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Modern Fiction Studies 46.1 (2000) 159-182

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"Little Enough, Less Than Little: Nothing": Ethics, Engagement, and Change in the Fiction of J. M. Coetzee

Michael Marais

II. Authorial Projects

You are not claiming that when you speak to autrui you are speaking to him as though to a kind of dead person, calling to him from the other side of the partition?

--Maurice Blanchot, The Infinite Conversation

It seems logical to assume that substantive changes in history should lead to shifts in emphasis in the preoccupations of politically engaged literature. After all, such literature usually erects history as an a priori structure. For this reason forms of social realism have usually been favored by politically engaged fiction writers in the South African context. During the apartheid period, Nadine Gordimer treated with suspicion the "disestablishment from the temporal" that results from the modernist attempt to "transform the world by style"; she concluded that the "essential gesture" of the white South African writer "can be fulfilled only in the integrity Chekhov demanded: 'to describe a situation so truthfully [. . .] that the reader can no longer evade it'" (248-50). A body of writing whose understanding of the relation between text and history is informed by a correspondence theory of truth must of necessity alter [End Page 159] its objectives and, perhaps, transform its perception of its social function altogether once the changes for which it has agitated have been achieved. Thus, for instance, André Brink postulates a new role for socially engaged literature in the postapartheid period when he emphasizes the need for postapartheid writing to imagine and so rehabilitate what has previously been repressed by nationalist historical discourse (17-23). So, while historical engagement is still possible and even desirable, its telos must be redefined. Interestingly, Brink's redefined telos maintains history as an a priori system, even though it initially seems to question history's apparently causal relation to literature. Hence the contradictory nature of his argument: although it proceeds from an understanding of "history itself as text and as narrative" (17), it expresses confidence in the ability of literature to recover marginalized histories.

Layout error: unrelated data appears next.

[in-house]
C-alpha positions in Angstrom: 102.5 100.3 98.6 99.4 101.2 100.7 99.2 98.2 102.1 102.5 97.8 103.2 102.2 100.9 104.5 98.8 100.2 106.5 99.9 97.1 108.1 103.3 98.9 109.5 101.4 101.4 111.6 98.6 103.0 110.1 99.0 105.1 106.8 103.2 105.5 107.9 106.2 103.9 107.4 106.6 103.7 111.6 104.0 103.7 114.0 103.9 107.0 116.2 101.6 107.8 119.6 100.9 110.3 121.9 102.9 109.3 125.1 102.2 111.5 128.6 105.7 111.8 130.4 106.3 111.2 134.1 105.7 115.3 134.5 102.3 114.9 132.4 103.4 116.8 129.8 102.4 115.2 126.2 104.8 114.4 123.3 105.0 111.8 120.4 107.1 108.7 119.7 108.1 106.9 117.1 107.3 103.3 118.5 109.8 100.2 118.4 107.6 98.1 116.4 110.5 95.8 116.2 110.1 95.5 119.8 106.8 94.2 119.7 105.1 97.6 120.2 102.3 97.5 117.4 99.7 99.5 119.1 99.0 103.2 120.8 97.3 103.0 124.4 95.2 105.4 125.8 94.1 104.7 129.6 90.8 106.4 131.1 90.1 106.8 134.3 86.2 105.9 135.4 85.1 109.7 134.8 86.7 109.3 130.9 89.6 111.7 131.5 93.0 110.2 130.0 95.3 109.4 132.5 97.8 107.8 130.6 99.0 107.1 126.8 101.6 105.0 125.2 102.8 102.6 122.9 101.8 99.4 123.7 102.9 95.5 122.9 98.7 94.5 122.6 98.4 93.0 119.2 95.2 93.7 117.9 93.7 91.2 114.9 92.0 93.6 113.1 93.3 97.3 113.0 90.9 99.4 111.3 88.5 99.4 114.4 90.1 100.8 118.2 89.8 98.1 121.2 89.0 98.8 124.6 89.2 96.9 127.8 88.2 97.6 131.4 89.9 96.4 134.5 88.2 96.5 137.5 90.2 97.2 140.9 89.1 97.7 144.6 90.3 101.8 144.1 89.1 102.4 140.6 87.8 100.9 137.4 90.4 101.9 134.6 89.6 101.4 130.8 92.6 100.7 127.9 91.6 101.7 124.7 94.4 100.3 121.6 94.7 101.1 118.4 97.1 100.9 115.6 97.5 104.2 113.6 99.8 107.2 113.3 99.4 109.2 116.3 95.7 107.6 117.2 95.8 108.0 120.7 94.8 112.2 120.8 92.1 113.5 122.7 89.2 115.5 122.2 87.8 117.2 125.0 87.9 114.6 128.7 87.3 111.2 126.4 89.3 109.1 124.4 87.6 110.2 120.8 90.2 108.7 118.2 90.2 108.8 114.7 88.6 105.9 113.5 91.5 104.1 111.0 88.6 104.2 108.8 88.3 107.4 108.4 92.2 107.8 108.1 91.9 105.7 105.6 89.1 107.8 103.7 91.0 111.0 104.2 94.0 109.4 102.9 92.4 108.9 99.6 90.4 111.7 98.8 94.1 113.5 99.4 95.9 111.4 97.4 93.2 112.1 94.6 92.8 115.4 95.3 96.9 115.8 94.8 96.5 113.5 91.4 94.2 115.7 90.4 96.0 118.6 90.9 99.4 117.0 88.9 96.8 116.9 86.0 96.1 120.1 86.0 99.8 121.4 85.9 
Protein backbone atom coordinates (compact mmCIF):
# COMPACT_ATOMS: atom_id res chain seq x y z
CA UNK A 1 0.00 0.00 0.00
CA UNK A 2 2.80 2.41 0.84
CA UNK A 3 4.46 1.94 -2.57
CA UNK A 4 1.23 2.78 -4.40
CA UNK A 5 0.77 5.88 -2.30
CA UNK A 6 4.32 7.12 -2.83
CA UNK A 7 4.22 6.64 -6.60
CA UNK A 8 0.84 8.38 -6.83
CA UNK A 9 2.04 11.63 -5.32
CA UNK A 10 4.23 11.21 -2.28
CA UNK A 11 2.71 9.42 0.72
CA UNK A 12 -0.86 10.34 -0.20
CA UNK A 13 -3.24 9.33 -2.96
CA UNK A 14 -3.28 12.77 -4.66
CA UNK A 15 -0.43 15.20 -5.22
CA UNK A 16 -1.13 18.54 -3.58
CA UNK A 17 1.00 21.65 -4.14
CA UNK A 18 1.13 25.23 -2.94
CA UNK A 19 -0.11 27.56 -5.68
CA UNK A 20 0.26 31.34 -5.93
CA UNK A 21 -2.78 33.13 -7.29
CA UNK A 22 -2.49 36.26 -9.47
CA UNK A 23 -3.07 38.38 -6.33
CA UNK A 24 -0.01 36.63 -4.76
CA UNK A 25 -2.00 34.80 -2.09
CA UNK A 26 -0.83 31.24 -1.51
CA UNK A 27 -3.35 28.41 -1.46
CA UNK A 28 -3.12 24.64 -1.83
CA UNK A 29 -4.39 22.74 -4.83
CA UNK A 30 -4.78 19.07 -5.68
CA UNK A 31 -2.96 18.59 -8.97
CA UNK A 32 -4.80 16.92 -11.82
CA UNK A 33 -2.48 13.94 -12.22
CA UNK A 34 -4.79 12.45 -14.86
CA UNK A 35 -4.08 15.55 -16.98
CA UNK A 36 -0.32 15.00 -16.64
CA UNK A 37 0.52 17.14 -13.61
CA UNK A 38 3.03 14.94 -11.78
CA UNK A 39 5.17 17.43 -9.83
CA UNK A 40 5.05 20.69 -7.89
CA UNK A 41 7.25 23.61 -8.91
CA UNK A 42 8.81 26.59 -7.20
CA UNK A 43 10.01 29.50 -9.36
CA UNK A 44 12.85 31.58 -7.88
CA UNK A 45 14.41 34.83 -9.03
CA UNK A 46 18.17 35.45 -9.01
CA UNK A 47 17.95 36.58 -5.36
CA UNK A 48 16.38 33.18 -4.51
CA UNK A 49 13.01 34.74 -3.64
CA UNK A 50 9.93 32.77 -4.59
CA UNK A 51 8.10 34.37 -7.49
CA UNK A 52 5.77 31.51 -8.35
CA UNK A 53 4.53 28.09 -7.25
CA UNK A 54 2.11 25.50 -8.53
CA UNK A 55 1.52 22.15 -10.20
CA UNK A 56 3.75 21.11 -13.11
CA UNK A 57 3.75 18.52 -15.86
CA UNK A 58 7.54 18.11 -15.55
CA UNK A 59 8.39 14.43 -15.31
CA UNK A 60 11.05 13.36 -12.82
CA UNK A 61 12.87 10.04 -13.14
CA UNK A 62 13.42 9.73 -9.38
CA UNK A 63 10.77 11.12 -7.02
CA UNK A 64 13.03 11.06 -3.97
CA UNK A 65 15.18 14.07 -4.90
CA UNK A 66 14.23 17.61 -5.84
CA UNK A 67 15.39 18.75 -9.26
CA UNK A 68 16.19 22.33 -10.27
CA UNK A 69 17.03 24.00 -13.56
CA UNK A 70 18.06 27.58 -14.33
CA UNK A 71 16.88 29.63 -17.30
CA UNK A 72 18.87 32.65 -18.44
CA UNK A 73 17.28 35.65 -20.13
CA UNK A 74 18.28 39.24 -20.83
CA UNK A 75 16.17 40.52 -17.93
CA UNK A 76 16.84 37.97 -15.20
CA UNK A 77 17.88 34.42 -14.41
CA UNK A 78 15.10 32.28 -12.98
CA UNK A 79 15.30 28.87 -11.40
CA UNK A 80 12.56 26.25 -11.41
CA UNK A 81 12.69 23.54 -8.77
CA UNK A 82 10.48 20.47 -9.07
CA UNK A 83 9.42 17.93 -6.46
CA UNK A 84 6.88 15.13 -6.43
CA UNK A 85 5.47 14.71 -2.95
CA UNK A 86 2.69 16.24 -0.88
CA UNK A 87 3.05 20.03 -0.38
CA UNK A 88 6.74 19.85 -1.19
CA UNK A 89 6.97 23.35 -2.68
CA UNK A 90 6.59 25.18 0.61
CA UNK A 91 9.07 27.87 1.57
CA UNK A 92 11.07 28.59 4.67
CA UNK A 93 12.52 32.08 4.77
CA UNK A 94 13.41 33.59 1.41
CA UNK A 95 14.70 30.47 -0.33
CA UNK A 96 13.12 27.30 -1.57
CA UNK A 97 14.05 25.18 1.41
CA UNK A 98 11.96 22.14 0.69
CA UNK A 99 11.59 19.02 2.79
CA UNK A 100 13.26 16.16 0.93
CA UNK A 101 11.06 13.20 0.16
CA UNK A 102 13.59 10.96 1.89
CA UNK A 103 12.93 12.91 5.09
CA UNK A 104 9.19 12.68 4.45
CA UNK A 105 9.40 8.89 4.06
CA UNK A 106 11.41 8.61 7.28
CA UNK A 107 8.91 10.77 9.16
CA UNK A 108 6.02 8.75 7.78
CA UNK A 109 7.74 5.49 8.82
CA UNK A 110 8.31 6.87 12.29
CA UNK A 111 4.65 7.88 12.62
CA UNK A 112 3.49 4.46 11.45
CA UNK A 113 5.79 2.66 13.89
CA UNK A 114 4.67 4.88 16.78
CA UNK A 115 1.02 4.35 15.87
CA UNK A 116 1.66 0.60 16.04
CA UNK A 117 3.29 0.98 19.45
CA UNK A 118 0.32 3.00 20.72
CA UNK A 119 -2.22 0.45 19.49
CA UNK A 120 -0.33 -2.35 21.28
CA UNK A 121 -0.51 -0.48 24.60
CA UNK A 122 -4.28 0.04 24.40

This is not to say that the hegemony of history has been left entirely unchallenged by South African writers. In the last years of apartheid, J. M. Coetzee distinguished between a mode of writing which "supplements" history by "depending on the model of history" for "its principal structuration," and another mode that "rivals" history by "occupy[ing] an autonomous place." The latter, he argued, "operates in terms of its own procedures and issues" and, in the process, is able to "show up the mythic status of history" ("Novel" 2-3). At the time, Coetzee's advocacy of writing that rivals history in refusing to treat it as a priori raised the question of whether such writing could engage with the concrete realities of South African history. Now that apartheid as a political dispensation is defunct, a further question arises: were it possible for writing that rivals history to engage with history, would this engagement have been rendered redundant by changes of the magnitude of those that South African society has recently undergone? In other words, how does a mode of writing whose engagement with history is premised on a rejection of history as a priori respond to historical change?

In this article, I address these questions by demonstrating that Coetzee's refusal to treat history as an a priori system is directly related to the strong concern with an otherness outside history which is a feature of his work. My argument--which draws on the work of the philosophers of radical difference Emmanuel Levinas and Maurice Blanchot--is that this concern with otherness is deeply ethical in that it involves not only respect, but also responsibility, for the Other. I then show that Coetzee's writing's engagement with history is an epiphenomenon of this ethical concern with and for the Other. 1 Thereafter, I contend that [End Page 160] any form of engagement enabled by responsibility for...


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